Southern hospitality is a phrase used in American English to describe the stereotype of residents of the Southern United States as particularly warm, sweet, and welcoming to visitors to their homes, or to the South in general.
Hospitality refers to the relationship between a guest and a host, wherein the host receives the guest with goodwill, including the reception and entertainment of guests, visitors, or strangers. Louis, chevalier de Jaucourt describes hospitality in the Encyclopédie as the virtue of a great soul that cares for the whole universe through the ties of humanity.
American English, sometimes called United States English or U.S. English, is the set of varieties of the English language native to the United States. It is considered one of the most influential dialects of English globally, including on other varieties of English.
In social psychology, a stereotype is an over-generalized belief about a particular category of people. Stereotypes are generalized because one assumes that the stereotype is true for each individual person in the category. While such generalizations may be useful when making quick decisions, they may be erroneous when applied to particular individuals. Stereotypes encourage prejudice and may arise for a number of reasons.
Southern hospitality "first existed as a narrowly defined body of social practices among the antebellum planters classes".As such, the origin of the practice was intimately tied to slavery. One analysis notes:
Slavery in the United States was the legal institution of human chattel enslavement, primarily of Africans and African Americans, that existed in the United States of America in the 18th and 19th centuries. Slavery had been practiced in British America from early colonial days, and was legal in all Thirteen Colonies at the time of the Declaration of Independence in 1776. It lasted in about half the states until 1865, when it was prohibited nationally by the Thirteenth Amendment. As an economic system, slavery was largely replaced by sharecropping.
African Americans had little place in this initial conceptualization of hospitality beyond the role of servant. Yet, it was the labor and hardships of the enslaved that allowed southern planters to entertain their guests so lavishly and seemingly so effortlessly. Southern hospitality from and for whites was in large part achieved by being inhospitable and inhumane to African Americans.
Over time, however, the concept "developed into a discourse that stretches far beyond the image of the planter class", and the principles of Southern hospitality were eventually adopted by African Americans in the South, and incorporated into materials used to advertise destinations in the South to African American tourists.The concept of Southern hospitality has also been examined as a reflection of the religious beliefs of the region; the idea that one should be good to strangers is an outgrowth of such Biblical parables as the Good Samaritan. Early travel writer Ernest Hamlin Abbott wrote in 1902, "as religious observances are in the South as naturally included in the hospitality of the home as anything else, so, conversely, hospitality in the South is an integral part of the church services".
The planter class, known alternatively in the United States as the Southern aristocracy, was a socio-economic caste of Pan-American society that dominated seventeenth- and eighteenth-century agricultural markets through the forced labor of enslaved Africans. The Atlantic slave trade permitted planters access to inexpensive labor for the planting and harvesting of crops such as tobacco, cotton, indigo, coffee, tea, cocoa, sugar cane, sisal, oil seeds, oil palms,hemp, rubber trees, and fruits.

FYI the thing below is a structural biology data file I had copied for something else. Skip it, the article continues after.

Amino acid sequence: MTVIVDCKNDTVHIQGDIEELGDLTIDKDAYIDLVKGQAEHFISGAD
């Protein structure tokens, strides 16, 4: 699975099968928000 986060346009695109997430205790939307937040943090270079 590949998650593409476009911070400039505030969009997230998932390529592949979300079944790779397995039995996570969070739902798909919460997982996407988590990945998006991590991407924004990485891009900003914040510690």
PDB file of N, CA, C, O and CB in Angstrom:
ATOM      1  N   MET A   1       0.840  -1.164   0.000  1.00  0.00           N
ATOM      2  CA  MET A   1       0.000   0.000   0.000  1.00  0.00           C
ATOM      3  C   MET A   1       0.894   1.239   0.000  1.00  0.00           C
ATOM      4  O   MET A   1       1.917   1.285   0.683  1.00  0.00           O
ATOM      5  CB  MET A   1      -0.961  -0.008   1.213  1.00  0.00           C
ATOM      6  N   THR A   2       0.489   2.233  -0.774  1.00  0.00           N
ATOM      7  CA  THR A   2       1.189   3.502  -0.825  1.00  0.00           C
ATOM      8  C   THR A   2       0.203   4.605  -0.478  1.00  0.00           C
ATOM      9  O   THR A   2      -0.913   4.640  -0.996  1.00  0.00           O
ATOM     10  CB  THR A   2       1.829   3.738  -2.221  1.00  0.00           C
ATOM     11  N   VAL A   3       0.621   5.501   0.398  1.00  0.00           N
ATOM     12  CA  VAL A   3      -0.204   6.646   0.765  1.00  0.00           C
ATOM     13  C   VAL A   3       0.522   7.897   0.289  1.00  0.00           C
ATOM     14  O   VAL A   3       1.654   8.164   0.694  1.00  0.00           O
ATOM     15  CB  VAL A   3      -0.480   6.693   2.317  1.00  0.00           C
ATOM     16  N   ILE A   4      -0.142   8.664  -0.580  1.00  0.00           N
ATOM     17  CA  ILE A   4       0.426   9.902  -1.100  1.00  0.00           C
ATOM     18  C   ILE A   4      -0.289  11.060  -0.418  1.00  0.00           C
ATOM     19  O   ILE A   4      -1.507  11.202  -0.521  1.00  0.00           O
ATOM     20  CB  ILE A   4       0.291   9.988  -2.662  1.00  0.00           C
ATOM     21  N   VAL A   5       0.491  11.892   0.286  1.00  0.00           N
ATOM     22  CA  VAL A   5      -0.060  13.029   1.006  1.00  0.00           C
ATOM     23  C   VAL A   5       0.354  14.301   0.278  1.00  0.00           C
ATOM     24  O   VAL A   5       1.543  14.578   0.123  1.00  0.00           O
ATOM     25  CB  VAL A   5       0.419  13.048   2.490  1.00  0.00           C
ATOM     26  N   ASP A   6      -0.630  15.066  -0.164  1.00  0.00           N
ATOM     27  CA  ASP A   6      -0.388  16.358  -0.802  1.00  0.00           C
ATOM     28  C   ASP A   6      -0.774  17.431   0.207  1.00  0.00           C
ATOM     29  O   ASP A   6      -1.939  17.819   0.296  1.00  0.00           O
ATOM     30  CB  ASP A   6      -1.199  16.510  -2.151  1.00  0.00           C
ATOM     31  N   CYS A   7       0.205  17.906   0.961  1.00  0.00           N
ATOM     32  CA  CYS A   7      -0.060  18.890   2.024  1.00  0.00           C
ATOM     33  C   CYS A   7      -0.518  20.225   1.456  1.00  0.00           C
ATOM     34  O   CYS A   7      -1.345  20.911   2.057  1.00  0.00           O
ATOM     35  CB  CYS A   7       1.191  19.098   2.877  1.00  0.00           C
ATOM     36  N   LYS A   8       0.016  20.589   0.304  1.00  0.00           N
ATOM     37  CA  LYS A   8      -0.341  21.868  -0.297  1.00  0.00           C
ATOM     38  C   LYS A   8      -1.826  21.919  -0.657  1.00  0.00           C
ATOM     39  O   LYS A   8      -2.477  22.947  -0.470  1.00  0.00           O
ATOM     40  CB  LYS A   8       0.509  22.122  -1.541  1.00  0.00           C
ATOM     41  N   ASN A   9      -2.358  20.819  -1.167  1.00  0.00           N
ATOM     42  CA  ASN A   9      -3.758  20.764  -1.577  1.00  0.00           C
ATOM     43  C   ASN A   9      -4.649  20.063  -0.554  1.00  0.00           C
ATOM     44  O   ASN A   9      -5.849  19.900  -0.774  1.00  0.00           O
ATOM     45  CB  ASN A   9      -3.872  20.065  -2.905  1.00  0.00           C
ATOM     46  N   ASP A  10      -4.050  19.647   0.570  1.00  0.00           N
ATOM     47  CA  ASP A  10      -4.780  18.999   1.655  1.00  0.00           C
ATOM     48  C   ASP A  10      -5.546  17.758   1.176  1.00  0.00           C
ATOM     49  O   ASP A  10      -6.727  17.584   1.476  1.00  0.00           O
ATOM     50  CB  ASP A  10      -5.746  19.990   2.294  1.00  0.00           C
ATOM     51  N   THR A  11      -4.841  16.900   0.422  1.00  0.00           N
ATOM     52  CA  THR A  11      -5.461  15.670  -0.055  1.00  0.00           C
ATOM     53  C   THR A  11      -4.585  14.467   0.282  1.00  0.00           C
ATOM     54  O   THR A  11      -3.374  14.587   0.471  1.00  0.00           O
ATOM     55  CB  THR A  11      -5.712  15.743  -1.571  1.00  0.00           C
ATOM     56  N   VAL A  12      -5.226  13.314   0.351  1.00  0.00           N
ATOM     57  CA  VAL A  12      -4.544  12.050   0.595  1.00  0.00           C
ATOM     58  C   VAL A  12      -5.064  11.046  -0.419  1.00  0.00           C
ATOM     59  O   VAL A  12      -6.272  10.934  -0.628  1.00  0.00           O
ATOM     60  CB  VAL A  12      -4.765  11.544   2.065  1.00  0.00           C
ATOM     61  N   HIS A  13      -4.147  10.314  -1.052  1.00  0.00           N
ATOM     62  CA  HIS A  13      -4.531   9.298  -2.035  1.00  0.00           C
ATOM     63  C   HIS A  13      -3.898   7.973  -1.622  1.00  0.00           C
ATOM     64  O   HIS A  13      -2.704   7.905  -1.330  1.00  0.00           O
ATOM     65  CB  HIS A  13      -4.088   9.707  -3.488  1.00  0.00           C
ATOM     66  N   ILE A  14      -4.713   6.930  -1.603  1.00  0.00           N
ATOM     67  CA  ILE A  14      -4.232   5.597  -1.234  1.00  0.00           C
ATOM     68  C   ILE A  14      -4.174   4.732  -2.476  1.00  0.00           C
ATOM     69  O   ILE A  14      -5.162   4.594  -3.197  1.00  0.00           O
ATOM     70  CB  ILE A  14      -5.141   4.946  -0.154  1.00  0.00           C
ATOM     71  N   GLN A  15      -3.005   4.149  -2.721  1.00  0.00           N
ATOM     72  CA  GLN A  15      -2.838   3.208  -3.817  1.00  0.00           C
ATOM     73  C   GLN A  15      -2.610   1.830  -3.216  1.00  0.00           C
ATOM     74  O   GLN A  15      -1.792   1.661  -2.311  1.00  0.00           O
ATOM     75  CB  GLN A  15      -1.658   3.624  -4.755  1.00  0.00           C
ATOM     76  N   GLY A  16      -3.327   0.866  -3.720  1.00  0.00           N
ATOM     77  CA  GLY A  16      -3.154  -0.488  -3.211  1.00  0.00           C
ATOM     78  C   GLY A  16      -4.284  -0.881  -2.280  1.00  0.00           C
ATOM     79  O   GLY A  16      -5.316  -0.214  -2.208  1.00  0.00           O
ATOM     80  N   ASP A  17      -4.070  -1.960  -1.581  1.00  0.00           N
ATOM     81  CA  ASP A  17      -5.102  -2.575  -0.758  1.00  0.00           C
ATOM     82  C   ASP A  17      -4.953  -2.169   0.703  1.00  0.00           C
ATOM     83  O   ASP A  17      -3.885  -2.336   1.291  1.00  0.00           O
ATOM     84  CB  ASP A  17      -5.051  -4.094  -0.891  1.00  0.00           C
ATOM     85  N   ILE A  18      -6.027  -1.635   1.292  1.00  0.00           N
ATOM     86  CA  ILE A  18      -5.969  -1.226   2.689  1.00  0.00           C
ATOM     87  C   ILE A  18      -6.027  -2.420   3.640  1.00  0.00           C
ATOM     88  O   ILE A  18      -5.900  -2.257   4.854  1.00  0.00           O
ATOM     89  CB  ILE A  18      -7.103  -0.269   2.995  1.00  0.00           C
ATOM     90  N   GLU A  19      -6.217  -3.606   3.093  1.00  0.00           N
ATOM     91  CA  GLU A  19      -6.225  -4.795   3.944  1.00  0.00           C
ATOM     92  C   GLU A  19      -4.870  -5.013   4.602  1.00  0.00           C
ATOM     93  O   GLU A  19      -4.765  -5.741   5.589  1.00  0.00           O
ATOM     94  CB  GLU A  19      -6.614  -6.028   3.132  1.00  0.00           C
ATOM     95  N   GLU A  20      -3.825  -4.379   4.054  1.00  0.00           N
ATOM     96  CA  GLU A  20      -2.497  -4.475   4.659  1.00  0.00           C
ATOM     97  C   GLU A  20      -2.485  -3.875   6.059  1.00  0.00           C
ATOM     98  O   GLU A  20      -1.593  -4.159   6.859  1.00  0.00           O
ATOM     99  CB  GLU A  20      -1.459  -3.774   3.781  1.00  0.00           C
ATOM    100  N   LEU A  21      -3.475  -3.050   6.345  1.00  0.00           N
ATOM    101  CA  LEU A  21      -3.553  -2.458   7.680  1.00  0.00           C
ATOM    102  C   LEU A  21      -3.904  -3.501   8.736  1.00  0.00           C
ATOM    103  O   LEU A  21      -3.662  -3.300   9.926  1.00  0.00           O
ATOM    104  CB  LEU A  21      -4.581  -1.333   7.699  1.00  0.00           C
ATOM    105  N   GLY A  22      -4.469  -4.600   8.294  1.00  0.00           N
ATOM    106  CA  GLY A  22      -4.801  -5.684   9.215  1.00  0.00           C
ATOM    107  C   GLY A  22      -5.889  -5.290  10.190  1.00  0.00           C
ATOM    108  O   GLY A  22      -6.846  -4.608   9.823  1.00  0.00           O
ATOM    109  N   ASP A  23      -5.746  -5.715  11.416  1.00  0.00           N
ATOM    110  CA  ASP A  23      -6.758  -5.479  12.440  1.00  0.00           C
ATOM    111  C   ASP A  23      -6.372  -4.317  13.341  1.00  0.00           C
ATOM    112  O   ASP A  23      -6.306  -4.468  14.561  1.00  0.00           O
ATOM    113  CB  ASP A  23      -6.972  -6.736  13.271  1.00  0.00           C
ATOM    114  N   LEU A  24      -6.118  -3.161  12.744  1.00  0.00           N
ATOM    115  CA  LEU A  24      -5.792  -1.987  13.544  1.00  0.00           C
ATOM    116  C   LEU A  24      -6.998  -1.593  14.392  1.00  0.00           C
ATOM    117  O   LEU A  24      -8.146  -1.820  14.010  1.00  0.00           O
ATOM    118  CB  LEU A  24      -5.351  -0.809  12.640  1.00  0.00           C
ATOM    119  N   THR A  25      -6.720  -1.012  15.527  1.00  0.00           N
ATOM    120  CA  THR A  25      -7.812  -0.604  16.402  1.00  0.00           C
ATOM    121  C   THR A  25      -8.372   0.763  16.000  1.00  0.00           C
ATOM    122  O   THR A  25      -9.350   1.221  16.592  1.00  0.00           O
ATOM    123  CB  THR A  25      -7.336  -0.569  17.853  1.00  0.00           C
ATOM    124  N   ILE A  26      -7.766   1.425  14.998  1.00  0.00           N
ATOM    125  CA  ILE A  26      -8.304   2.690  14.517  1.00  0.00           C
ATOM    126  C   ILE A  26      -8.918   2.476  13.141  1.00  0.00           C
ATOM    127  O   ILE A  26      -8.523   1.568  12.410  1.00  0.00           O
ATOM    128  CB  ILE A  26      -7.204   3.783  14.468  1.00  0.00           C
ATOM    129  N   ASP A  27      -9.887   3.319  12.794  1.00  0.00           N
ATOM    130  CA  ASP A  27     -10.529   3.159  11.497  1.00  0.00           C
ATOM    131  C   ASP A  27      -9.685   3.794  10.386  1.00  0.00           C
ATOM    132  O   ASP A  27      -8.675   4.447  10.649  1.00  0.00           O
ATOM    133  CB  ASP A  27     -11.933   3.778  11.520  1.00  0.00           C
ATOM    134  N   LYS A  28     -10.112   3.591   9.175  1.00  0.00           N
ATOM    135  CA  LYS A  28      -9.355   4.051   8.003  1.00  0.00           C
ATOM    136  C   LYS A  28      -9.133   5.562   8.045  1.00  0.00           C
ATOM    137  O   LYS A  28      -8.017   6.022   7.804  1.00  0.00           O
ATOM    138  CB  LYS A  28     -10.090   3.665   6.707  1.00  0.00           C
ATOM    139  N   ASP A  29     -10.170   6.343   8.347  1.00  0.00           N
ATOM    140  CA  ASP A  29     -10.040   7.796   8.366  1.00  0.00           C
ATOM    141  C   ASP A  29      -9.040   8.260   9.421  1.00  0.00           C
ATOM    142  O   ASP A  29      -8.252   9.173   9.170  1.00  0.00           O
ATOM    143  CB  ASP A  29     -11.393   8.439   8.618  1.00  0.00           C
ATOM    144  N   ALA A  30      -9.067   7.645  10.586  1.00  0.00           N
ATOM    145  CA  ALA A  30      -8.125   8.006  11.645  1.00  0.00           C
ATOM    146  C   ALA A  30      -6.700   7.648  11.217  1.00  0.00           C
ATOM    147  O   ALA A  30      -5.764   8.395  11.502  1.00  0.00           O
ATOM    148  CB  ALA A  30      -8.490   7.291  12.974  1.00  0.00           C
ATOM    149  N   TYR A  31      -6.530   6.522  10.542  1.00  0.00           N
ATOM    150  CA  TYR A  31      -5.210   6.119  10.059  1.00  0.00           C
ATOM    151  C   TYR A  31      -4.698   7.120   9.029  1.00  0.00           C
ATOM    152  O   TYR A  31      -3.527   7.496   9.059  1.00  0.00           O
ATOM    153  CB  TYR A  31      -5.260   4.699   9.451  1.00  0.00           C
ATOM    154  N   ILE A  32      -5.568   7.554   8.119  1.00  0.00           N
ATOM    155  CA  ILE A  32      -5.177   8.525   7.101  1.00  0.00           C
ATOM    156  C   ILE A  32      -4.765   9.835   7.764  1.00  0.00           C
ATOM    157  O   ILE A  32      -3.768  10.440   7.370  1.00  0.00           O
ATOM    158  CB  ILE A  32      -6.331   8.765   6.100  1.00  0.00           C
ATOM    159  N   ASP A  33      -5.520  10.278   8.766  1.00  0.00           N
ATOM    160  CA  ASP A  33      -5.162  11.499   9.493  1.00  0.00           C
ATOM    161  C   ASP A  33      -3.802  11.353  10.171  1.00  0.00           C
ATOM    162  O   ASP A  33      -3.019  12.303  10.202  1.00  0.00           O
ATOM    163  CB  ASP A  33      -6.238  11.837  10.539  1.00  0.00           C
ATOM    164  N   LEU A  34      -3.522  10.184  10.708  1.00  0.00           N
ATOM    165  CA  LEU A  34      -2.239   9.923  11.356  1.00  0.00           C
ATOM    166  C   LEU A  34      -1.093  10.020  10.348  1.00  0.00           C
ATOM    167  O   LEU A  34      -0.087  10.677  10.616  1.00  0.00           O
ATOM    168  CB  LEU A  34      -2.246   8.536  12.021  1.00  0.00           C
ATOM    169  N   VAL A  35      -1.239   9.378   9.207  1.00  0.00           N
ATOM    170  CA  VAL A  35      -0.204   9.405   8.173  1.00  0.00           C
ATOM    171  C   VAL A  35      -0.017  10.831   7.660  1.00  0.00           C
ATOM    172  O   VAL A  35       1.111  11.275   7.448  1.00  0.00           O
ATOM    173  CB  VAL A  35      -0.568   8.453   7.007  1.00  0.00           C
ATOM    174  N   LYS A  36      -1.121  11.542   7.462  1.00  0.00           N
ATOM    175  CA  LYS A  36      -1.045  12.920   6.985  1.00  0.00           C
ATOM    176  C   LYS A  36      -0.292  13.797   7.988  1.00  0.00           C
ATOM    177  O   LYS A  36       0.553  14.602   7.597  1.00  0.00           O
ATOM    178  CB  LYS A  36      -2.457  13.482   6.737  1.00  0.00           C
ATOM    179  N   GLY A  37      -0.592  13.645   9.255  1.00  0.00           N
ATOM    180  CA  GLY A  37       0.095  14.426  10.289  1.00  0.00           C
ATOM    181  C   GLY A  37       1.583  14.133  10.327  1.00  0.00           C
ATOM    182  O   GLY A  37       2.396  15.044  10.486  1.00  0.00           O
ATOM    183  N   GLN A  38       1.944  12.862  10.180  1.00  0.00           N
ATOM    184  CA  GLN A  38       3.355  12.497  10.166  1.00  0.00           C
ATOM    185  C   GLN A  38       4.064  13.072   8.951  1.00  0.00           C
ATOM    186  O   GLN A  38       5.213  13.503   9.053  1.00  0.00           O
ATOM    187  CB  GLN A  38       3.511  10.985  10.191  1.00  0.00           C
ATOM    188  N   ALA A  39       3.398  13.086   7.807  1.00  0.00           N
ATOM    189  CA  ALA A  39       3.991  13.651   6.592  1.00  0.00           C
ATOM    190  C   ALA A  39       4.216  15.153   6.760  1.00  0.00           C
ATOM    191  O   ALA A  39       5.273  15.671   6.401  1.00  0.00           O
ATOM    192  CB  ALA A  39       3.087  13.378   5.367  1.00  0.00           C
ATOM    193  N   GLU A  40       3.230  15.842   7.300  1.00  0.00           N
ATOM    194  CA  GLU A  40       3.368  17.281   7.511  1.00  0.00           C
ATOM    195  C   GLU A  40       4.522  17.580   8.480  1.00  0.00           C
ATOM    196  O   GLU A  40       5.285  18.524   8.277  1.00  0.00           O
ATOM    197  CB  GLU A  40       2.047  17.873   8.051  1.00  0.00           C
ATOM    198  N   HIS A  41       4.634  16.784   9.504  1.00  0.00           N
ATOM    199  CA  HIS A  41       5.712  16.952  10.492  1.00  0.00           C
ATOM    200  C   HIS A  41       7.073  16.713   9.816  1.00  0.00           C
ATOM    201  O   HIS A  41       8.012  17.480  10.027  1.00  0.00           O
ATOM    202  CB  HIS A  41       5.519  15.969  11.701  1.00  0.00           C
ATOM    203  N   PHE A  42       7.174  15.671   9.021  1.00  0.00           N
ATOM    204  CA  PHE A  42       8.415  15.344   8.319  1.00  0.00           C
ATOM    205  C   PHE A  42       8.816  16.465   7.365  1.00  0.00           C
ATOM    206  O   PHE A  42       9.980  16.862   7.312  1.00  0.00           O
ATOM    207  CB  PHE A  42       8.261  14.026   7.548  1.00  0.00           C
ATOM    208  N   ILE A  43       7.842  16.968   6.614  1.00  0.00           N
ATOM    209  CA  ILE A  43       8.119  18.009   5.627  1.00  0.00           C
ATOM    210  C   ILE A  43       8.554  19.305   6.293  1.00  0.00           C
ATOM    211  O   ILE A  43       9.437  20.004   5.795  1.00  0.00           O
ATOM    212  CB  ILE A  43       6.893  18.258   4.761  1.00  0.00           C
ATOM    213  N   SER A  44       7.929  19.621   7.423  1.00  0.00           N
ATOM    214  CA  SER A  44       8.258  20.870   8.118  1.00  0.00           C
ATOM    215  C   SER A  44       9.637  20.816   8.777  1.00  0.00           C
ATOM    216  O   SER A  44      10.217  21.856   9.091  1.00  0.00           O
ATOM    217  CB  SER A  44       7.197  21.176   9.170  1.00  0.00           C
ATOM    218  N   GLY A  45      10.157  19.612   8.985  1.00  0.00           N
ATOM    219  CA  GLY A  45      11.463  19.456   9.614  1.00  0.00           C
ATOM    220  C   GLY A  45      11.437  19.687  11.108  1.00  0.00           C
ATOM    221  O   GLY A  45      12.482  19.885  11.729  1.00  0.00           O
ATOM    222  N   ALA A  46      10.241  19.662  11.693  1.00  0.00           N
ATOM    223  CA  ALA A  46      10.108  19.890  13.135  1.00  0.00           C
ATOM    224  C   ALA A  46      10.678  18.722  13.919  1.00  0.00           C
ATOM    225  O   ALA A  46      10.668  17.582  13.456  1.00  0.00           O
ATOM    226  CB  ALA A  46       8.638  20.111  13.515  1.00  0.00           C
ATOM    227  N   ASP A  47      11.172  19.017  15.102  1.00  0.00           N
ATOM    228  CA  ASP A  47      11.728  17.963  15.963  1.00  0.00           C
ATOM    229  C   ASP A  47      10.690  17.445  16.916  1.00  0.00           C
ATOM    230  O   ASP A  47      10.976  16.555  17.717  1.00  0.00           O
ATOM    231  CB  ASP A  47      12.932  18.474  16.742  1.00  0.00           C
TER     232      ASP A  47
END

The Parables of Jesus are found in the Synoptic Gospels and some of the non-canonical gospels. They form approximately one third of his recorded teachings. Christians place great emphasis on these parables; which they regard as the words of Jesus, they are believed to be what the Father has taught, indicated by John 8:28 and 14:10.
The parable of the Good Samaritan is a parable told by Jesus in the Gospel of Luke. It is about a traveller who is stripped of clothing, beaten, and left half dead alongside the road. First a priest and then a Levite comes by, but both avoid the man. Finally, a Samaritan happens upon the traveller. Samaritans and Jews despised each other, but the Samaritan helps the injured man. Jesus is described as telling the parable in response to the question from a lawyer, "And who is my neighbour?". In response, Jesus tells the parable, the conclusion of which is that the neighbour figure in the parable is the man who shows mercy to the injured man—that is, the Samaritan.
Some characteristics of Southern hospitality were described as early as 1835, when Jacob Abbott attributed the poor quality of taverns in the South to the lack of need for them, given the willingness of Southerners to provide for strangers.Abbott writes:
Jacob Abbott was an American writer of children's books.
[T]he hospitality of southerners is so profuse, that taverns are but poorly supported. A traveler, with the garb and the manners of a gentleman, finds a welcome at every door. A stranger is riding on horseback through Virginia or Carolina. It is noon. He sees a plantation, surrounded with trees, a little distance from the road. Without hesitation he rides to the door. The gentleman of the house sees his approach and is ready upon the steps.
Abbott further describes how the best stores of the house are at the disposal of visitors.Furthermore, says Abbott:
Conversation flows cheeringly, for the southern gentleman has a particular tact in making a guest happy. After dinner you are urged to pass the afternoon and night, and if you are a gentleman in manners and information, your host will be in reality highly gratified by your so doing.
Such is the character of southern hospitality.